New college grads: 6 tips for success

college gradCollege seniors and recent graduates are in a delicate, crucial and demanding time of their lives. They face an overwhelming number of decisions to make, paths to choose from and obstacles to overcome.
Have you ever heard someone say, "I wish I knew then what I know now?" It's time to walk away from the wishing well and check out six pieces of advice that will enlighten you and improve your experience as a college senior or recent college grad.

1. Cut the expense fat
Take an honest look at your expenses, and you are likely to find several areas where you can shave off a few dollars and still live to talk about it. A few unnecessary extras here and there can add up to a lot of cash, leaving you unable to accept lower-paying job opportunities with greater long-term potential over a less desirable position that pays more now.
Marc Hyman, partner at Pacific West Investor Services based in Santa Barbara, Calif., provides a list of nonessential expenses that could be hurting your ability to jump start a successful career.
Expense: Large car payments
Tip: Buy a Kia, Hyundai or other less expensive vehicle.
Expense: High rent
Tip: Rent or share a room first before you go out and get a large, expensive apartment.
Expense: Large cable bills
Tip: Drop premium cable channels and digital music subscriptions. Perhaps drop cable altogether and get Netflix and Hulu instead.
Expense: Gym membership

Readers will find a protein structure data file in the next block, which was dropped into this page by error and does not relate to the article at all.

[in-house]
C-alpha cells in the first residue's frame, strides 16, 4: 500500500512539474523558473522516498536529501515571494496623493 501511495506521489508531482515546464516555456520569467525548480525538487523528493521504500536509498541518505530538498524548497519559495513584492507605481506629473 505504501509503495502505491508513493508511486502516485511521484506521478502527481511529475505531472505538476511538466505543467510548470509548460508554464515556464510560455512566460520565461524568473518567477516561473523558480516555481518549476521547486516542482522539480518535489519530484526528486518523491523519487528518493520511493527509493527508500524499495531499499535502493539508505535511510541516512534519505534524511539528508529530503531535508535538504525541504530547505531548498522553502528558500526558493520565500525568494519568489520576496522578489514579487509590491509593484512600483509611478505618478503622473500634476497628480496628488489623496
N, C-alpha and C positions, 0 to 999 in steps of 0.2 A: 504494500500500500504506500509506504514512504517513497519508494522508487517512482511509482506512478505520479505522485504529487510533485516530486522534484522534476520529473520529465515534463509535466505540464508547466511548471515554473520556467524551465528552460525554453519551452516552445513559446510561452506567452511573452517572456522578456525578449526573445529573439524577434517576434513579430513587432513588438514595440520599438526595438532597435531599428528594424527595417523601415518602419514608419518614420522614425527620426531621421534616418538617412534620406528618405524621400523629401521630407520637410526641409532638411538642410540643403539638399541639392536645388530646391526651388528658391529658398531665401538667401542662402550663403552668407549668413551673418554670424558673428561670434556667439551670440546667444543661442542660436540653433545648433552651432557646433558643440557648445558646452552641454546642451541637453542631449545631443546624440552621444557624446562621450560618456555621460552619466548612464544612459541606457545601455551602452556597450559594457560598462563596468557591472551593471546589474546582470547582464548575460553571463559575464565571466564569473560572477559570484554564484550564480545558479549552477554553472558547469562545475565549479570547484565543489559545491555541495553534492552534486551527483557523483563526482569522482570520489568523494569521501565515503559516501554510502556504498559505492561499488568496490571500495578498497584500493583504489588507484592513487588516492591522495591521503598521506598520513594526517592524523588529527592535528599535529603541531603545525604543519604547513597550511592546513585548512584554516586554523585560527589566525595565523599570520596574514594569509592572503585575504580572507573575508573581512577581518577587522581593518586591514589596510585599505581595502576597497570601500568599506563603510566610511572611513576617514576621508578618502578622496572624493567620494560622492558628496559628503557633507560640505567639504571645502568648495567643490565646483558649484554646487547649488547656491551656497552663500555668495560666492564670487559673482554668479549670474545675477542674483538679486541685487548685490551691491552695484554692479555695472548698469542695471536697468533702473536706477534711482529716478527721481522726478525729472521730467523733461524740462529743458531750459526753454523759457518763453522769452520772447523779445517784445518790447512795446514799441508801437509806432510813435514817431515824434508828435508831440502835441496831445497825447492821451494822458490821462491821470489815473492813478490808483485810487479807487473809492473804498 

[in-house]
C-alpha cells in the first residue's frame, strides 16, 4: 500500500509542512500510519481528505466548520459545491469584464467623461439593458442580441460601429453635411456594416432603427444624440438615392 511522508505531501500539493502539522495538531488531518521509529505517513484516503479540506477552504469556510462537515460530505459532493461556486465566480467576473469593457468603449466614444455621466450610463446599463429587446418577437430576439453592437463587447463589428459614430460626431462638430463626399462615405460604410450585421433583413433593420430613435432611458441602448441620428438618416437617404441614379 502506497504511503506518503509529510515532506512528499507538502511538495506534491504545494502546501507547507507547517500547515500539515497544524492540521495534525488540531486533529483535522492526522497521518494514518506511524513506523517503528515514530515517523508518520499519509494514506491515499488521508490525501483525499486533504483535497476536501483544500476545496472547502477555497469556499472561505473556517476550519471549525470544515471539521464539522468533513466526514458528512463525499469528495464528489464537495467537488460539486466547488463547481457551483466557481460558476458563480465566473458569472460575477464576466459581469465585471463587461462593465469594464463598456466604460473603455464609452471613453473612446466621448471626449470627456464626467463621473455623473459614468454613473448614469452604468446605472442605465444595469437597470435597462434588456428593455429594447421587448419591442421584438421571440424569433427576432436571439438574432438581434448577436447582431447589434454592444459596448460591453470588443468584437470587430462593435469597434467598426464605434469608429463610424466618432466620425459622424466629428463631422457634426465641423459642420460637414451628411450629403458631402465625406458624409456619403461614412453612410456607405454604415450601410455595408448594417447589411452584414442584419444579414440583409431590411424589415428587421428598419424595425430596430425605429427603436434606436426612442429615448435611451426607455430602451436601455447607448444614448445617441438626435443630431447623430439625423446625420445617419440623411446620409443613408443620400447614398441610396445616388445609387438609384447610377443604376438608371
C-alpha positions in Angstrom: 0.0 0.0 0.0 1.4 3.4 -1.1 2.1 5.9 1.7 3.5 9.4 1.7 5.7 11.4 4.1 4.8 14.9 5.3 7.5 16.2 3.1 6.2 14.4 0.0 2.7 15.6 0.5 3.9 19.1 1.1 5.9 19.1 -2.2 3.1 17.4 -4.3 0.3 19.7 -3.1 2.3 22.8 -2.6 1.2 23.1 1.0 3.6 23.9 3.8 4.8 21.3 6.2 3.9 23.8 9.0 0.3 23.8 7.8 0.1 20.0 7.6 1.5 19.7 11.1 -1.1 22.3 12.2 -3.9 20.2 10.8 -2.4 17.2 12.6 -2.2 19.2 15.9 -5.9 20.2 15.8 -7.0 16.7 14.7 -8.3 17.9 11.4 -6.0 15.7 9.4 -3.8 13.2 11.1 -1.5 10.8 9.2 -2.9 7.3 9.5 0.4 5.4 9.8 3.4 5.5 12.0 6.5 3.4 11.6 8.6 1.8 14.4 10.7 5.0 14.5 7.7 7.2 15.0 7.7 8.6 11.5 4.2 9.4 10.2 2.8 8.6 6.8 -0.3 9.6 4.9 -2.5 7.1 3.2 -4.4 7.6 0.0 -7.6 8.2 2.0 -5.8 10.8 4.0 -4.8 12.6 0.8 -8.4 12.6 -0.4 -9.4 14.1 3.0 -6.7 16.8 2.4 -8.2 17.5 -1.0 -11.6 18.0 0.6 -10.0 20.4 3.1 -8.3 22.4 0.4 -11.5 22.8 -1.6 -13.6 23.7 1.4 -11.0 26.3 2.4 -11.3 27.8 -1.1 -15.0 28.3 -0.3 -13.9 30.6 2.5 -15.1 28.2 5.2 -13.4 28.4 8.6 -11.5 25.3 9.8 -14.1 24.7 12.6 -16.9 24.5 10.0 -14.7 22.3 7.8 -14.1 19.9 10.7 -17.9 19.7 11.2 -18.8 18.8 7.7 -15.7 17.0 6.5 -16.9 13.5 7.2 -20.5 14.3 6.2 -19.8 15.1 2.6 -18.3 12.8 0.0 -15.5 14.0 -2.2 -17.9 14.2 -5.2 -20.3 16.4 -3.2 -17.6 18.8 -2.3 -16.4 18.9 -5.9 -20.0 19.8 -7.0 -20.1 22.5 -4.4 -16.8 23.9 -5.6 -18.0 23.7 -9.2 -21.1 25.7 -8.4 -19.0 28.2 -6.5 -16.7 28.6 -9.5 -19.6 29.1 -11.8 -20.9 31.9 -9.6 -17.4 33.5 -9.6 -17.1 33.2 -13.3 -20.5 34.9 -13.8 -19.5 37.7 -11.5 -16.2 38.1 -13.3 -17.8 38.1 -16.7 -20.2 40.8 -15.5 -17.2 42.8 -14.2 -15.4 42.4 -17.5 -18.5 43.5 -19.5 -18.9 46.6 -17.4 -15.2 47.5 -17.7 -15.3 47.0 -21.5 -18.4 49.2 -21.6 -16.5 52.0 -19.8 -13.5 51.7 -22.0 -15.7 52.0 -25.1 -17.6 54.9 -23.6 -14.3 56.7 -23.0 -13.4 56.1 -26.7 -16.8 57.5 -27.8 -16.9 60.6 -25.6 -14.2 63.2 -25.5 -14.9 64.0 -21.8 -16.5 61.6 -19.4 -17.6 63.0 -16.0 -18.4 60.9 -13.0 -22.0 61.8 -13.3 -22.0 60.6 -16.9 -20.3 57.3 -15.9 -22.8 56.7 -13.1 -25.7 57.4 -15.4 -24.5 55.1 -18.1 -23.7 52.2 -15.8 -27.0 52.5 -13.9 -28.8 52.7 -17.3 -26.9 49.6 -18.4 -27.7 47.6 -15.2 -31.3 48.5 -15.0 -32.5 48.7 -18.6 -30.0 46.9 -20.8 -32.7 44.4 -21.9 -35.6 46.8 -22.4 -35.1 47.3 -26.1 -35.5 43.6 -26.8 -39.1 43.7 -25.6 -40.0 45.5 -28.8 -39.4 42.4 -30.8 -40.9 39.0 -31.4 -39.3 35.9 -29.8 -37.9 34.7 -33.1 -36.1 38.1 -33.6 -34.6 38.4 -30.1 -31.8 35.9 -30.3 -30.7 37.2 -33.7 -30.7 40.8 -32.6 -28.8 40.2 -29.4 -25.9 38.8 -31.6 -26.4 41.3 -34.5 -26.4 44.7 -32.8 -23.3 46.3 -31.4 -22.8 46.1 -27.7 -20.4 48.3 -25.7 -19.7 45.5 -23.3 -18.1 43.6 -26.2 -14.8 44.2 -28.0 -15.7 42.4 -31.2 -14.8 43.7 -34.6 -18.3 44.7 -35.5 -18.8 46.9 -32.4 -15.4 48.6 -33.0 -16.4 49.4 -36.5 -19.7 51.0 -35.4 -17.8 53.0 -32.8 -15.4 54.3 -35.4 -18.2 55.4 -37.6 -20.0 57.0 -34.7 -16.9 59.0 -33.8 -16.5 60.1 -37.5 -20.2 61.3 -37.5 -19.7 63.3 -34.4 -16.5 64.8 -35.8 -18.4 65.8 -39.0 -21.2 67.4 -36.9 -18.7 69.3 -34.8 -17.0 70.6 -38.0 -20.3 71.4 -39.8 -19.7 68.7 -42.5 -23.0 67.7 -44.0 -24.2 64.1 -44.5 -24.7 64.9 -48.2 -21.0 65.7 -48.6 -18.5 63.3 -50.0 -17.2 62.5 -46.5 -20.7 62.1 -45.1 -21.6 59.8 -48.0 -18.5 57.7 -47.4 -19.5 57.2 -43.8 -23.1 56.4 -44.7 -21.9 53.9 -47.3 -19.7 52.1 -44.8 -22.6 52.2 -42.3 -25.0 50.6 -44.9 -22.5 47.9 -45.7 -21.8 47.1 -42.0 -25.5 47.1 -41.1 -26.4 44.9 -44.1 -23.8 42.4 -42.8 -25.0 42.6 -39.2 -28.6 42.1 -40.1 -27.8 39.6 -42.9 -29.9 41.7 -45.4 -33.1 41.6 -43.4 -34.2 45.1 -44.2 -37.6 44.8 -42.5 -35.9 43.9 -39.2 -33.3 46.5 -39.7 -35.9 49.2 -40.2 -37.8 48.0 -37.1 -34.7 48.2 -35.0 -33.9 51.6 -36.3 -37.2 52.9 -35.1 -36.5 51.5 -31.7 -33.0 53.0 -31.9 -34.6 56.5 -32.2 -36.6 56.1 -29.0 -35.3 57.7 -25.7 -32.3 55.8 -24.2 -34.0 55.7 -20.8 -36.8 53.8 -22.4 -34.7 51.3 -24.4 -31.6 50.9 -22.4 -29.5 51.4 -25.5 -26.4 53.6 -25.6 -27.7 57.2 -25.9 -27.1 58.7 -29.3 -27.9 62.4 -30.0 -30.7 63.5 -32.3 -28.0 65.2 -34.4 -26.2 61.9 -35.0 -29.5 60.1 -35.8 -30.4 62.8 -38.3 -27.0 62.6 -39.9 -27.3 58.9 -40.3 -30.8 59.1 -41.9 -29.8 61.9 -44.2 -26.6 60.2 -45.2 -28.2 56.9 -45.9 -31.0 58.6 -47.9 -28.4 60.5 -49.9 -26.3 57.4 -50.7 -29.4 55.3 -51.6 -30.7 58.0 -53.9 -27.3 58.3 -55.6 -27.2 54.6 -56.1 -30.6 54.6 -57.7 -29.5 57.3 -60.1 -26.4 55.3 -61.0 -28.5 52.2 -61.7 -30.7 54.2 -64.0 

Tip: Join a Y instead. It's usually much more affordable.
Expense: $100 cell-phone plans
Tip: Get a $35-$50 cell-phone plan. Carriers such as Boost Mobile, Cricket and Virgin Mobile offer many reasonable plans that include texting and data.
Expense: Daily expensive coffee (example: large vanilla latte with soy)
Tip: Get a regular coffee instead.
"I have interviewed and hired a large number of recent graduates, and I am always shocked by the large amount of expenses, beyond school loans, these grads are carrying," Hyman says. "Many new grads can shave at least $500 off their monthly living expenses. This increases [their] flexibility when a lower-paying job with better prospects is available."                                                                                                           

2. Monitor your online personality
"Many students don't realize what's online about them, and some of this content may be questionable in an employer's eyes," says Amanda Haddaway, author of "Destination Real World: Success after Graduation."
To keep your social-media presence from hurting your chances at gainful employment, Haddaway suggests following four simple tips:
  • Determine what's out there about you. Search your name and see what comes up, and review your profiles on LinkedIn, Facebook, Twitter and other social-media websites. Remove any inappropriate or workplace-unfriendly content.
  • Be honest. If unflattering content about you has been posted online and you've tried to remove it without success, be upfront with recruiters or interviewers. Let them know the information is not a true reflection of who you are and how you would perform as an employee.
  • Be careful about what you post in the future. Remember that anything posted in a public domain may remain public indefinitely and could be available to a prospective employer.